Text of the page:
Daily Rounds: Health Care Flunks Poll; Chemo Case Conviction; Biggest Living-Cell Factory

Americans Like Their Health Care, But Think The System Stinks : Shots - Health Blog : NPR
If America has the best health care system in the world, as some people like to say, then the setups in other countries must really be crummy. How come? Well, check out the disheartening results of a poll just out from the Robert Wood Johnson Foundation and the Harvard School of Public Health. Fifty-five percent of adults surveyed gave the U.S. health care system a C or D, when asked to assign it a grade. Eleven percent gave it an F. Familiarity trumps data when it comes to picking a hospital, the poll finds. Most people — 57 percent — would choose a hospital they or someone they know has had experience with over a hospital that does well on quality measures — 38 percent. (

Woman who withheld son’s cancer drugs found guilty - The Boston Globe
LaBrie, now 38, was convicted on charges of attempted murder, assault and battery on a disabled person with injury, assault and battery on a child with substantial injury, and reckless endangerment of a child, for withholding medication from her son, Jeremy Fraser.
Authorities said Jeremy was diagnosed with a treatable case of non-Hodgkin’s lym phoma in October 2006, just after he turned 7, but that LaBrie failed to administer chemotherapy treatments. By the time his doctors realized the boy was not taking his medication, his condition progressed to leukemia. (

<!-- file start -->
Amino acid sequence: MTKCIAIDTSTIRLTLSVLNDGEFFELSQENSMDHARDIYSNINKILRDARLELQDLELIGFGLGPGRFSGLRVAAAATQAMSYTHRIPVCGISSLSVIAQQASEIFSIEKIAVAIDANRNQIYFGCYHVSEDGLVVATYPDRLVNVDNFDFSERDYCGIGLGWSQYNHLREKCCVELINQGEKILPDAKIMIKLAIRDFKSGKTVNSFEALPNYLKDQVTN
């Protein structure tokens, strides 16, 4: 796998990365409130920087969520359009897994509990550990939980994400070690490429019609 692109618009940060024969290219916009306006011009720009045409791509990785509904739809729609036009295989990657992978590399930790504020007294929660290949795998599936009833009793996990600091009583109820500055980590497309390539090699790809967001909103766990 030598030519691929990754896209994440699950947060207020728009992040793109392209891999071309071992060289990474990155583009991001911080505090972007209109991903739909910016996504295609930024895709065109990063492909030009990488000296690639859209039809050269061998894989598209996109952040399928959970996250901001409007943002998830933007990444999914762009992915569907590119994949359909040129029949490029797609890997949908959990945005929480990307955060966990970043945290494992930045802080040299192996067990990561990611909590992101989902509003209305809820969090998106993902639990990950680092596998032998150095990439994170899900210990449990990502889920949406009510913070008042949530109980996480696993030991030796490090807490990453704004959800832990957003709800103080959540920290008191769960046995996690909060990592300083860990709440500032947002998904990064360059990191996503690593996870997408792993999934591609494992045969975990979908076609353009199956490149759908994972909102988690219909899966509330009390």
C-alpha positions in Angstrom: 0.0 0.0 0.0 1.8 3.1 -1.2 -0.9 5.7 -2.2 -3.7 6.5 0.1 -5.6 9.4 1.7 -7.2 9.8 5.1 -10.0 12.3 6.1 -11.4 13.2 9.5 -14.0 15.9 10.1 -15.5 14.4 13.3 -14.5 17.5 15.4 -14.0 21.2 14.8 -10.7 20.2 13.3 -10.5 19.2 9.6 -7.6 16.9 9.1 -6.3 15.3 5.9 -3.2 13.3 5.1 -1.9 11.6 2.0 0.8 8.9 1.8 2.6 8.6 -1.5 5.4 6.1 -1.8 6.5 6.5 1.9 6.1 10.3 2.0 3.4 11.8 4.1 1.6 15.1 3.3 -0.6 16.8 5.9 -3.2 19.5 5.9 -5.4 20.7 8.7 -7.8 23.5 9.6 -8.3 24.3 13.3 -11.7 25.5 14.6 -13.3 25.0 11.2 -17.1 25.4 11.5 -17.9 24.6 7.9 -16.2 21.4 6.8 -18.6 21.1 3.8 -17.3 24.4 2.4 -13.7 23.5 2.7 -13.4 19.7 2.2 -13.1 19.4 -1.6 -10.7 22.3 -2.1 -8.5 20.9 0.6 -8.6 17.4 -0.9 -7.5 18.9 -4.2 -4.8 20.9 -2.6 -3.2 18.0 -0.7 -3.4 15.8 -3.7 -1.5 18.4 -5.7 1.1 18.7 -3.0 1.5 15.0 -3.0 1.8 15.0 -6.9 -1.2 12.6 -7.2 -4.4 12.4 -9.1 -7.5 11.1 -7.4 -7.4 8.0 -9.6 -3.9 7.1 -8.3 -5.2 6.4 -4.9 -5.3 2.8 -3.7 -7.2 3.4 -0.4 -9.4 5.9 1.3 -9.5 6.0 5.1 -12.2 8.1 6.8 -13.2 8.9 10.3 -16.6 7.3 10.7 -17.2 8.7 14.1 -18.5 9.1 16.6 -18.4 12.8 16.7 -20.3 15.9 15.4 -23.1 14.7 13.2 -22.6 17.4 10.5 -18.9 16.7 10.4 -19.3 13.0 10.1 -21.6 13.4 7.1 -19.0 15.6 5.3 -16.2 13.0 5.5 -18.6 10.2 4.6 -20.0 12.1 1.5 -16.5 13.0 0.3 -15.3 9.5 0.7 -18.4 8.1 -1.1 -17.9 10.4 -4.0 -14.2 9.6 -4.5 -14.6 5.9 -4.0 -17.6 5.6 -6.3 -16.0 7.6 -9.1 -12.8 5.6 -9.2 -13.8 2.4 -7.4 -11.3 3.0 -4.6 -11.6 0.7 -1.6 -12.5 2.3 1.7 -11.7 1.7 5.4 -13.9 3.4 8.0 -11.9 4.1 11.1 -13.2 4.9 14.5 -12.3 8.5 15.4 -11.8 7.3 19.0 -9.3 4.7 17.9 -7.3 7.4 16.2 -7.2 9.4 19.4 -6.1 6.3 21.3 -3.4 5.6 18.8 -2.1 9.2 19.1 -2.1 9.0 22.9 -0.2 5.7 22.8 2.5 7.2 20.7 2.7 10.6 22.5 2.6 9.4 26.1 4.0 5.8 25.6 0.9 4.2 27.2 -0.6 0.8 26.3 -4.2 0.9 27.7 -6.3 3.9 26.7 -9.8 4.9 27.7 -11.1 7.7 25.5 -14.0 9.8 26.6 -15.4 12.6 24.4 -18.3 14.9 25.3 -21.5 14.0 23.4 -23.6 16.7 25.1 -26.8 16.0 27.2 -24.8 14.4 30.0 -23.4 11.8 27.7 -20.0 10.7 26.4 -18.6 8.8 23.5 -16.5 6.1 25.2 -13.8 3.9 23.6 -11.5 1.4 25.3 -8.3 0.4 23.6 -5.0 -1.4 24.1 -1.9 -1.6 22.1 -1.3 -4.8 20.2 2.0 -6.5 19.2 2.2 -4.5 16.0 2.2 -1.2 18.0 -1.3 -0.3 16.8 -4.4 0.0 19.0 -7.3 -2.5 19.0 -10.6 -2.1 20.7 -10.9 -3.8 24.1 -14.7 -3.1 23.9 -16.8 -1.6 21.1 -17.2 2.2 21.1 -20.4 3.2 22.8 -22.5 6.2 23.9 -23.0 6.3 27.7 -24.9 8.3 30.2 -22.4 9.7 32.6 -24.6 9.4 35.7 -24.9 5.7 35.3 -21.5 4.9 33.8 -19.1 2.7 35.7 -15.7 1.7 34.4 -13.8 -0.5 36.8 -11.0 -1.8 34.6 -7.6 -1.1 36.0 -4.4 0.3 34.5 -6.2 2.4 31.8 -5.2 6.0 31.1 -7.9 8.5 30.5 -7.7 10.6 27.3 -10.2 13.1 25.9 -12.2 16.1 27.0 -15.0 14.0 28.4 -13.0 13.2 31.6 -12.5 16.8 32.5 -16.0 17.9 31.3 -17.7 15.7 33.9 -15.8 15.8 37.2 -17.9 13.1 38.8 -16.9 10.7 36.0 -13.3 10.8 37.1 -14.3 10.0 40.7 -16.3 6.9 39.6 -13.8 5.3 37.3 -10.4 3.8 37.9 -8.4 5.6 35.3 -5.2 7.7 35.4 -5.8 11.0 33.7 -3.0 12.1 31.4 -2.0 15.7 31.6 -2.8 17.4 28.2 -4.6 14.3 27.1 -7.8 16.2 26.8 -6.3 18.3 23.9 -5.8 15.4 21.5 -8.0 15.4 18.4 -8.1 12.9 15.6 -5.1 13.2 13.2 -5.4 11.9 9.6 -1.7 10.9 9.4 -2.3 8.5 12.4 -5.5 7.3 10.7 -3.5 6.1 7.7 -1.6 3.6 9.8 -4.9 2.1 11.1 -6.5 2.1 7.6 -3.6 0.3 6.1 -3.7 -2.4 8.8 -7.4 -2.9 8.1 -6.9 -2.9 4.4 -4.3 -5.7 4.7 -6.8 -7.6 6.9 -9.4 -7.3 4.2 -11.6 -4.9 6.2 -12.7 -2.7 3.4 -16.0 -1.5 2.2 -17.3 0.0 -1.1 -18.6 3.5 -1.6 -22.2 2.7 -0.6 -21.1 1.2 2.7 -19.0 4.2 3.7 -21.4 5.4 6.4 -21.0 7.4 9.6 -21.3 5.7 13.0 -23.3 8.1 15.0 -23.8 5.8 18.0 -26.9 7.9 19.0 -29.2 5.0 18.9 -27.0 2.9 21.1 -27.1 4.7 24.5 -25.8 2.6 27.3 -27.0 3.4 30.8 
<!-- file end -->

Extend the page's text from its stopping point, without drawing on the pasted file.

Organogenesis to Mass. produce human cells -
Construction has started on the world’s largest automated manufacturing facility to produce living human cells — and it’s just down the road. Organogenesis Inc. — a pioneer in the regenerative medicine field that spun out of MIT — this morning is heralding the construction of a $63 million, 95,000-square-foot center on its Canton campus. It will also announce plans to buy another nearby facility. “It’s a milestone to not only have a new facility, but make it with advanced robotic and modular manufacturing technologies,” CEO Geoff MacKay said. “There’s a lot of groundbreaking science that’s happening in Petri dishes in labs and academic institutions around the world, but we take that cell biology and mass-produce it.” (Boston Herald) Medicare Re-engineering Raises Tough Questions -
So the real issue now is not so much whether to re-engineer Medicare to deal with an aging population and rising medical costs, but how. Even before they debate specific proposals, lawmakers across the ideological spectrum face several fundamental questions: Will the federal government retain its dominant role in prescribing benefits and other details of the program, like how much doctors and hospitals are paid and which new treatments are covered? Will beneficiaries still have legally enforceable rights to all those services?
Will Medicare spending still increase automatically with health costs, the number of beneficiaries and the amount of care they receive? Or will the government try to limit the costs to taxpayers by paying a fixed amount each year to private health plans to subsidize coverage for older Americans and those who are disabled? (

This program aired on April 13, 2011. The audio for this program is not available.


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